Theresa May might be defeated again in parliament over Brexit

The British Prime Minister could be defeated again in parliament over plans to renegotiate her Brexit deal on Thursday.

Brexit United Kingdom Conservative Party European Union Prime Minister of the United Kingdom Theresa May

Theresa May is likely to be defeated in parliament on Thursday over plans to renegotiate her Brexit deal, which threatens to weaken her standing in the eyes of EU officials in Brussels ahead of the March 29 deadline.

On Thursday, the British prime minister faces a vote in the House of Commons to get the green light on her plan to secure further concessions from Brussels, with her hoping to appease MPs concerns over the Irish backstop so Britain can leave the EU with a deal.

Conservative revel MPs angry over ruling out no-deal Brexit

Brexiteers in May’s Conservative party have expressed anger over her the prime minister’s alleged willingness to rule out a no-deal exit from the EU.

Chairman of the pro-Brexit organisation, European Research Group, MP Jacob Rees-Mogg and other hard-line Brexit supporters are adamant that Britain will leave the EU on March 29 with or without a deal.

The vote on Thursday is viewed as symbolic, but even so, the level of division within May’s own Tory party and those of the opposing Labour party to her Brexit deal could see her defeated once again.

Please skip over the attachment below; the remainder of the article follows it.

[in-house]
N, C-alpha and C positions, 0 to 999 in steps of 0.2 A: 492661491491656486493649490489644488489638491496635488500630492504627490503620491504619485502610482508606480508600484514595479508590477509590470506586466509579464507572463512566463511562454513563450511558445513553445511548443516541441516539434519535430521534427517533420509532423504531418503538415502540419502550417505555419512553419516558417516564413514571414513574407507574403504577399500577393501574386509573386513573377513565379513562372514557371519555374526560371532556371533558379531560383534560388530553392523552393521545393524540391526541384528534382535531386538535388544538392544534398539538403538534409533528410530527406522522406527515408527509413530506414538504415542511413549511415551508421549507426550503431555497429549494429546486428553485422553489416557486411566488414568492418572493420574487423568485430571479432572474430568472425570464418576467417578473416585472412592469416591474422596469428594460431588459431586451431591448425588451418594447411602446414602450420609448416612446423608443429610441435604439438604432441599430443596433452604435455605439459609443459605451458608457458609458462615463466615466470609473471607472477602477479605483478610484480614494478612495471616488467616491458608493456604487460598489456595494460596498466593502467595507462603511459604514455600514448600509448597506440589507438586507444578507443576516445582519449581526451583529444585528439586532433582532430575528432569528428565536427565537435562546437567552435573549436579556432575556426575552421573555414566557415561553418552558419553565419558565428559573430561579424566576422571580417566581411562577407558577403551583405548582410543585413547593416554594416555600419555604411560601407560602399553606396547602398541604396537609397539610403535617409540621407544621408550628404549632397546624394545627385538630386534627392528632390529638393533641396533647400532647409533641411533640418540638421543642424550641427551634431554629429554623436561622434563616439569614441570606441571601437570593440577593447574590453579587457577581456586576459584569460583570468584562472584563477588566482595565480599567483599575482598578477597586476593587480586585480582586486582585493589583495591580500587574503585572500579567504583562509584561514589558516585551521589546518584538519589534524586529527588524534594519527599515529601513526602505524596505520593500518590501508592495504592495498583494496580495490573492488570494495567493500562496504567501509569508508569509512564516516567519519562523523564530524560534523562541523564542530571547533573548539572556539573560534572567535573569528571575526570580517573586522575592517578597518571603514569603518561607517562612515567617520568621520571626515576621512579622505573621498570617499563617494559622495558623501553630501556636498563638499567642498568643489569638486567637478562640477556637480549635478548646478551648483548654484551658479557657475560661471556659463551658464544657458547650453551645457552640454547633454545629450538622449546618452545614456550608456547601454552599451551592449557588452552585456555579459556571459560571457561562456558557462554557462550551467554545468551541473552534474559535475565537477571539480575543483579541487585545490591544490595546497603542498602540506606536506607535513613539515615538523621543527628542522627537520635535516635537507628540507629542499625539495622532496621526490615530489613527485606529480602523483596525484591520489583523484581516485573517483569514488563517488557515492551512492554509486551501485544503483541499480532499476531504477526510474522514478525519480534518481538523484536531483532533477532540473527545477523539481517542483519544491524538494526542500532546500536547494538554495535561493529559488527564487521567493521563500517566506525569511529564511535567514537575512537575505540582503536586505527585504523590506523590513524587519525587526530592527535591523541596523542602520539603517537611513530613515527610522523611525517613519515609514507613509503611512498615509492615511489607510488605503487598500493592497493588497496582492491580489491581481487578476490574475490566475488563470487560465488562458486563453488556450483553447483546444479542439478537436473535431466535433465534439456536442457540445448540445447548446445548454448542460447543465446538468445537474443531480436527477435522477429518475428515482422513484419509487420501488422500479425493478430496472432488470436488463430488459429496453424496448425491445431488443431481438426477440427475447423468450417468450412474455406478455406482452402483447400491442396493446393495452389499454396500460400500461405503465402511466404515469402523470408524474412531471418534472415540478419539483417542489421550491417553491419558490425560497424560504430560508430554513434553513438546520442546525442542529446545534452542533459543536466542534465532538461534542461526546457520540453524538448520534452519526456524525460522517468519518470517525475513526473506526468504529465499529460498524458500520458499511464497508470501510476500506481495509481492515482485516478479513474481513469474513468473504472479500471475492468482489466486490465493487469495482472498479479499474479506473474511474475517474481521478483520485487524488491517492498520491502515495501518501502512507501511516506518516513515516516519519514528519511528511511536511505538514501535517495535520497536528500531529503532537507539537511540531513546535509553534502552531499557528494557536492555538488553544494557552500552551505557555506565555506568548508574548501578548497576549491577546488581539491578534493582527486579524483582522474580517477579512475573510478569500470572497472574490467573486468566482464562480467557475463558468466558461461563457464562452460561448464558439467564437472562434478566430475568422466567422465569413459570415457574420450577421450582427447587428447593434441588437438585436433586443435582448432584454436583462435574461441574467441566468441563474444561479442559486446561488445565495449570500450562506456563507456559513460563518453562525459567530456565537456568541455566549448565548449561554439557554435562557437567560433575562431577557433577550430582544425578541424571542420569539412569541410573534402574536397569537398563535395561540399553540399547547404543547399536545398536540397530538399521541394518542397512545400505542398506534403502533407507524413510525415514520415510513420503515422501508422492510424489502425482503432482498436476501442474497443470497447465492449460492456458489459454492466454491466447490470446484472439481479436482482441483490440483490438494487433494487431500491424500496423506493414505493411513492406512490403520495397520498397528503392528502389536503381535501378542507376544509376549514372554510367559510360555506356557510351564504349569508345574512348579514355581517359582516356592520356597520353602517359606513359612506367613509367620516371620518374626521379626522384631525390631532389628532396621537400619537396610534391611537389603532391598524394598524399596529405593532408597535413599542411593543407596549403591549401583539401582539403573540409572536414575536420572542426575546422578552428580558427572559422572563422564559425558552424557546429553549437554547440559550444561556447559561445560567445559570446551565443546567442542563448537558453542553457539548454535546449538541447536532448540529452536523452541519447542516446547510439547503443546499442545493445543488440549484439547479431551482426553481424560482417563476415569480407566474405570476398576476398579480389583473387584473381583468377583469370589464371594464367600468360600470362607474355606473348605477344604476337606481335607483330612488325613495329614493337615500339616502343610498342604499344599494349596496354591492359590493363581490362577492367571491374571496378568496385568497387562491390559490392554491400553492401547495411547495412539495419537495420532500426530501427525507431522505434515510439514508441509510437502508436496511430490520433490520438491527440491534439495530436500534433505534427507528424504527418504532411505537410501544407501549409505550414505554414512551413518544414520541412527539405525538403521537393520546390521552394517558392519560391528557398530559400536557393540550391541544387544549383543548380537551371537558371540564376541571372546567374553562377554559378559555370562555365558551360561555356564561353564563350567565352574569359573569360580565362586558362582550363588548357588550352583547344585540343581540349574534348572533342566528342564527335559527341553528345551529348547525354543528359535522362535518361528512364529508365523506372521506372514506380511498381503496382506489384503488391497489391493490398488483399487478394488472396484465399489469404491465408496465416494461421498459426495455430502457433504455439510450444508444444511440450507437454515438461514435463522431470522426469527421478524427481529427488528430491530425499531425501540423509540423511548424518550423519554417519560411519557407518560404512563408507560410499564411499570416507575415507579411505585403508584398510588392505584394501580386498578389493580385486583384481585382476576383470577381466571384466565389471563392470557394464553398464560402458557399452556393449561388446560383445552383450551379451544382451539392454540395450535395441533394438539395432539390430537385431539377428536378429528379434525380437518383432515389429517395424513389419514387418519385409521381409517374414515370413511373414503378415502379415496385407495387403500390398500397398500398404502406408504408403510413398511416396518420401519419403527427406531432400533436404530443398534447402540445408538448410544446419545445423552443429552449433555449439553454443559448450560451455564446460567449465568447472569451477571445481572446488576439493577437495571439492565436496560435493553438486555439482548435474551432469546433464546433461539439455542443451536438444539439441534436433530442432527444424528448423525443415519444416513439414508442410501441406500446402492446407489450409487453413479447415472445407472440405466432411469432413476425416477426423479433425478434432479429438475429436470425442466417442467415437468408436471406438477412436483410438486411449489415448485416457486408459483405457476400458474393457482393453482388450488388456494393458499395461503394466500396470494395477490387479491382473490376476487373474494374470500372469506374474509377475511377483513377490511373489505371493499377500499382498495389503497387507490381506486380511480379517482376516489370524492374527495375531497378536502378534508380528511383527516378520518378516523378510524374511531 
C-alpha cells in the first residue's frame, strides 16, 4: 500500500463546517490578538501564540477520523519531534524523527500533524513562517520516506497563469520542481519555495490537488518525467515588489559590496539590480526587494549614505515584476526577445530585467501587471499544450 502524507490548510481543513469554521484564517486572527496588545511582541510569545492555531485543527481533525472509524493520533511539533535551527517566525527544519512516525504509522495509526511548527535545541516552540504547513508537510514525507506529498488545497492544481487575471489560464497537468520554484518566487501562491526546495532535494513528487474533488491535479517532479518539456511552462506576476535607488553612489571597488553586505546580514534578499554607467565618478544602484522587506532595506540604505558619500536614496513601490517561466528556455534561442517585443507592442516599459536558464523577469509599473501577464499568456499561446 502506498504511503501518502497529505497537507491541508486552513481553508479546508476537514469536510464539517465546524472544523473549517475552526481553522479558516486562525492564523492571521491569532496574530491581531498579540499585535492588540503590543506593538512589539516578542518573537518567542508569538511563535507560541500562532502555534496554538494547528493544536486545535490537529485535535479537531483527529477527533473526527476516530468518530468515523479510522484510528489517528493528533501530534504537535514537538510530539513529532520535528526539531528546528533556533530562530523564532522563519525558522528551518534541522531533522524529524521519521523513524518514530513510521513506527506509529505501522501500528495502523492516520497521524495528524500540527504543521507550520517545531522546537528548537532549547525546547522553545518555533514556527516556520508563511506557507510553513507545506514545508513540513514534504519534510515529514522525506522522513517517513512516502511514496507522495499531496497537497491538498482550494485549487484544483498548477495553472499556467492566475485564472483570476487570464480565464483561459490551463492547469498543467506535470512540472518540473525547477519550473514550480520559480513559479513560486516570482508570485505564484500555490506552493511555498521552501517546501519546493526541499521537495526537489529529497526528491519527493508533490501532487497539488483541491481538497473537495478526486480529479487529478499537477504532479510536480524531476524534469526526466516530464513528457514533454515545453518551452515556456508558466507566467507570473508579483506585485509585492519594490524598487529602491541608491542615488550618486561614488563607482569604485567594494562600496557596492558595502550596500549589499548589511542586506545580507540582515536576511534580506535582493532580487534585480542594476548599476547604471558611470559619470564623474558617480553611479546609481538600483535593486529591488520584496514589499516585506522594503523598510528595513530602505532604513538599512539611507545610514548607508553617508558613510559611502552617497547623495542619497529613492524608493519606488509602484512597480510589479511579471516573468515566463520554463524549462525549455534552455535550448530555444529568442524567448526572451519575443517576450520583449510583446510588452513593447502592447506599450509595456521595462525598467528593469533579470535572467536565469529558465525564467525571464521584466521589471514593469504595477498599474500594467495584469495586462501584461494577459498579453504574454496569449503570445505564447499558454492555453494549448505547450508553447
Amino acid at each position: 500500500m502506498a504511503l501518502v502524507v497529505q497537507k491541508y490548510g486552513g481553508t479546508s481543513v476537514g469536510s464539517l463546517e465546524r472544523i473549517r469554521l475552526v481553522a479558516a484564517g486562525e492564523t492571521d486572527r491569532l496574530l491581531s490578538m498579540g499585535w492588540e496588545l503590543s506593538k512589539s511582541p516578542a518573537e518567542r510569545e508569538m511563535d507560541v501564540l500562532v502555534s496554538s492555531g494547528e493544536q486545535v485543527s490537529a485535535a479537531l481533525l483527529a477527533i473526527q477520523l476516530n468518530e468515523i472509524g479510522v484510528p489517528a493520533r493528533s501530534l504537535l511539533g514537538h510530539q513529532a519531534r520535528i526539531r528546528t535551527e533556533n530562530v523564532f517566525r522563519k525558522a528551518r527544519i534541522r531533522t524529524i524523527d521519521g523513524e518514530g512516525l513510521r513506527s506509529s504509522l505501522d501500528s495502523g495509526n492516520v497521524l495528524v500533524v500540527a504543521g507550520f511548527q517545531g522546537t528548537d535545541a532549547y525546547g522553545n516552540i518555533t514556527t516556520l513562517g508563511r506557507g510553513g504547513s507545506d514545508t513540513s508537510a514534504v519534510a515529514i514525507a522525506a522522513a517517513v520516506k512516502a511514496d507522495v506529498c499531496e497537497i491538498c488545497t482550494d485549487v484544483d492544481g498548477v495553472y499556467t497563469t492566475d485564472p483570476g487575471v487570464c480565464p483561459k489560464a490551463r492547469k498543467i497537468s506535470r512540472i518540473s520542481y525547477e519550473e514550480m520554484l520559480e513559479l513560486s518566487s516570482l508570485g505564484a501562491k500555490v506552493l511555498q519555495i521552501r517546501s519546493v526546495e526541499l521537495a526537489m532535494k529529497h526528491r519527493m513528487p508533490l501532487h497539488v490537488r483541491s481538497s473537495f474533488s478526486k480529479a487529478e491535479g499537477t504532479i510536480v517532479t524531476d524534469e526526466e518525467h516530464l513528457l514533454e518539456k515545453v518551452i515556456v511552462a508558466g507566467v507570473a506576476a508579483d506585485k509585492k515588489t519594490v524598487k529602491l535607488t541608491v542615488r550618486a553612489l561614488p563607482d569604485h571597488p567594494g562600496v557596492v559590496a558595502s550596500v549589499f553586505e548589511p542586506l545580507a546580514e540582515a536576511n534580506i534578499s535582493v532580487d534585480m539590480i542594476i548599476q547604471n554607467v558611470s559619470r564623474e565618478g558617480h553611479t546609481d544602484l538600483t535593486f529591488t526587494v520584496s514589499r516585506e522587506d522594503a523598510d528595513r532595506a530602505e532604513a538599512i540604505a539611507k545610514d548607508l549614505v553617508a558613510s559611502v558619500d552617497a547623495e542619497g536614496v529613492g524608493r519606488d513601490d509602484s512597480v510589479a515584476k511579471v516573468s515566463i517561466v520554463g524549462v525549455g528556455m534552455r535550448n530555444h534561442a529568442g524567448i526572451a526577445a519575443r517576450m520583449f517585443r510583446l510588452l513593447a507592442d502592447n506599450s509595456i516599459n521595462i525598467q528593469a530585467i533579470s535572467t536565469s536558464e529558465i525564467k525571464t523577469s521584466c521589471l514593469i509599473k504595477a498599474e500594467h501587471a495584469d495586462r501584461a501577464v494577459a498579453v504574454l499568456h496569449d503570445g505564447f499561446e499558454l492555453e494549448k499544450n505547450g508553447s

Unified front essential for better Brexit deal

Officials in Brussels have made it clear that they will not make any concessions to the divorce bill without assurances that a new Brexit deal will have sufficient support from British MPs to get it passed.

Trade minister Liam Fox pleaded with UK lawmakers to come together and support May, warning that ‘our European partners will be watching’ the vote on Thursday and signs of division will only hurt Britain’s chances of securing a better deal.

However, several Tory MPs are enraged at the idea of ruling out a no-deal exit from the EU, believing that the stance weakens the UK’s ability to secure a good deal with Brussels.

‘Compromising no deal would be the daftest negotiating strategy and not in the national interest,’ Steve Baker, a member of the pro-Brexit European Research Group said on Twitter.


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